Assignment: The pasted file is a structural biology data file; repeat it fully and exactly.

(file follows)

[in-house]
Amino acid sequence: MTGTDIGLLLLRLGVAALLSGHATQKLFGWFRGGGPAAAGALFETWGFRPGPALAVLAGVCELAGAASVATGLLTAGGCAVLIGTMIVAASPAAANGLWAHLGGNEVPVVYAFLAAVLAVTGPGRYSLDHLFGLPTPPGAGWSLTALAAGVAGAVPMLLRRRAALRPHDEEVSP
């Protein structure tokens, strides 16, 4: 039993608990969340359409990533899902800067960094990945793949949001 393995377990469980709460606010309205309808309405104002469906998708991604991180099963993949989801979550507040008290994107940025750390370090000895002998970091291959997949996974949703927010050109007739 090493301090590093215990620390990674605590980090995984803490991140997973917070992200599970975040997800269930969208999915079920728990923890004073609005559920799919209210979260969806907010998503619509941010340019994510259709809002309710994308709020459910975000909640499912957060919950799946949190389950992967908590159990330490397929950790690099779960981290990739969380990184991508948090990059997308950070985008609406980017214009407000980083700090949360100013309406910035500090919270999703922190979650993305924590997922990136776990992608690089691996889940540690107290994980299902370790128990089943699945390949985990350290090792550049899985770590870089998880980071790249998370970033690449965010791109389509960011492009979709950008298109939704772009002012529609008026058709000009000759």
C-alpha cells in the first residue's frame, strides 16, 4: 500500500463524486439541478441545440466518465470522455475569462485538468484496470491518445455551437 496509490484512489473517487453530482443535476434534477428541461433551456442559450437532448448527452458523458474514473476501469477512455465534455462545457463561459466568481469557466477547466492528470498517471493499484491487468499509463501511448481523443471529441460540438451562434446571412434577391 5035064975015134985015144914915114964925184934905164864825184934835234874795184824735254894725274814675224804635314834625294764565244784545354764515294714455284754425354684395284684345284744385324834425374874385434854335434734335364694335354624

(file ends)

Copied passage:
[in-house]
Amino acid sequence: MTGTDIGLLLLRLGVAALLSGHATQKLFGWFRGGGPAAAGALFETWGFRPGPALAVLAGVCELAGAASVATGLLTAGGCAVLIGTMIVAASPAAANGLWAHLGGNEVPVVYAFLAAVLAVTGPGRYSLDHLFGLPTPPGAGWSLTALAAGVAGAVPMLLRRRAALRPHDEEVSP
């Protein structure tokens, strides 16, 4: 039993608990969340359409990533899902800067960094990945793949949001 393995377990469980709460606010309205309808309405104002469906998708991604991180099963993949989801979550507040008290994107940025750390370090000895002998970091291959997949996974949703927010050109007739 090493301090590093215990620390990674605590980090995984803490991140997973917070992200599970975040997800269930969208999915079920728990923890004073609005559920799919209210979260969806907010998503619509941010340019994510259709809002309710994308709020459910975000909640499912957060919950799946949190389950992967908590159990330490397929950790690099779960981290990739969380990184991508948090990059997308950070985008609406980017214009407000980083700090949360100013309406910035500090919270999703922190979650993305924590997922990136776990992608690089691996889940540690107290994980299902370790128990089943699945390949985990350290090792550049899985770590870089998880980071790249998370970033690449965010791109389509960011492009979709950008298109939704772009002012529609008026058709000009000759």
C-alpha cells in the first residue's frame, strides 16, 4: 500500500463524486439541478441545440466518465470522455475569462485538468484496470491518445455551437 496509490484512489473517487453530482443535476434534477428541461433551456442559450437532448448527452458523458474514473476501469477512455465534455462545457463561459466568481469557466477547466492528470498517471493499484491487468499509463501511448481523443471529441460540438451562434446571412434577391 5035064975015134985015144914915114964925184934905164864825184934835234874795184824735254894725274814675224804635314834625294764565244784545354764515294714455284754425354684395284684345284744385324834425374874385434854335434734335364694335354624